Finally, Howard makes a powerful case for institutionalizing a system of citizen oversight of the federal government. He notes that civic groups in places like New York City have attained reputations for independence, and thus the moral authority, to speak out effectively for the public good. It’s happened in Washington too from time to time. In 2010, for instance, former Sen. Alan K. Simpson,  R-Wyo., and former White House chief of staff Erskine Bowles, who was president of the University of North Carolina system after serving as President Clinton’s chief of staff, teamed up to analyze the country’s fiscal issues. Their credibility ensured that the Simpson-Bowles Commission’s report would become a vital part of the ongoing debate about controlling deficit spending.

A new group, perhaps called the Council of Citizens, would be composed of distinguished citizens without regard to partisan affiliation. It could gain the moral authority to advocate long-range actions of benefit to the nation and to critique those who would “saddle society with long-term costs for short-term political gain.”

This ambitious vision might require, in Howard’s estimation, five new constitutional amendments. That is a heavy lift, but who knows, a principled appeal might form the basis for a political movement strong enough to turn another page in our evolving system of government.

Tim Clark served as editor in chief, publisher and president of Government Executive in the years since it was acquired by National Journal Group in 1987. He and his colleagues have built Government Executive into an essential source for federal managers, a shaper of the government management debate and a key player in the good-government movement. Clark has spent his journalistic career studying and writing about government, and is a founder of National Journal, Washington’s premier source of political insight. He also founded Empire State Report, a monthly magazine about government in New York. He is a fellow and former board member of the National Academy of Public Administration.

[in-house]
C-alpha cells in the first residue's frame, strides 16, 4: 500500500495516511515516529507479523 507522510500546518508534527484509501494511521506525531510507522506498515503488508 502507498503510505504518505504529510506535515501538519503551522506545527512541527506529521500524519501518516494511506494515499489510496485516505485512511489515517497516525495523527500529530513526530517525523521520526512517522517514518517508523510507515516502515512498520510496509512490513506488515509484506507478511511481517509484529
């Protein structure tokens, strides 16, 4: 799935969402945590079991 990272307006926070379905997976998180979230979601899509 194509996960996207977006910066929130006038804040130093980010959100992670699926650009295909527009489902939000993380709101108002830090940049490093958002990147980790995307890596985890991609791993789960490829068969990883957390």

Close [ x ] More from GovExec

Thank you for subscribing to newsletters from
We think these reports might interest you:

  • Going Agile:Revolutionizing Federal Digital Services Delivery

    Here’s one indication that times have changed: Harriet Tubman is going to be the next face of the twenty dollar bill. Another sign of change? The way in which the federal government arrived at that decision.

  • Cyber Risk Report: Cybercrime Trends from 2016

    In our first half 2016 cyber trends report, SurfWatch Labs threat intelligence analysts noted one key theme – the interconnected nature of cybercrime – and the second half of the year saw organizations continuing to struggle with that reality. The number of potential cyber threats, the pool of already compromised information, and the ease of finding increasingly sophisticated cybercriminal tools continued to snowball throughout the year.

  • Featured Content from RSA Conference: Dissed by NIST

    Learn more about the latest draft of the U.S. National Institute of Standards and Technology guidance document on authentication and lifecycle management.

  • GBC Issue Brief: The Future of 9-1-1

    A Look Into the Next Generation of Emergency Services

  • GBC Survey Report: Securing the Perimeters

    A candid survey on cybersecurity in state and local governments

  • The New IP: Moving Government Agencies Toward the Network of The Future

    Federal IT managers are looking to modernize legacy network infrastructures that are taxed by growing demands from mobile devices, video, vast amounts of data, and more. This issue brief discusses the federal government network landscape, as well as market, financial force drivers for network modernization.

  • eBook: State & Local Cybersecurity

    CenturyLink is committed to helping state and local governments meet their cybersecurity challenges. Towards that end, CenturyLink commissioned a study from the Government Business Council that looked at the perceptions, attitudes and experiences of state and local leaders around the cybersecurity issue. The results were surprising in a number of ways. Learn more about their findings and the ways in which state and local governments can combat cybersecurity threats with this eBook.


When you download a report, your information may be shared with the underwriters of that document.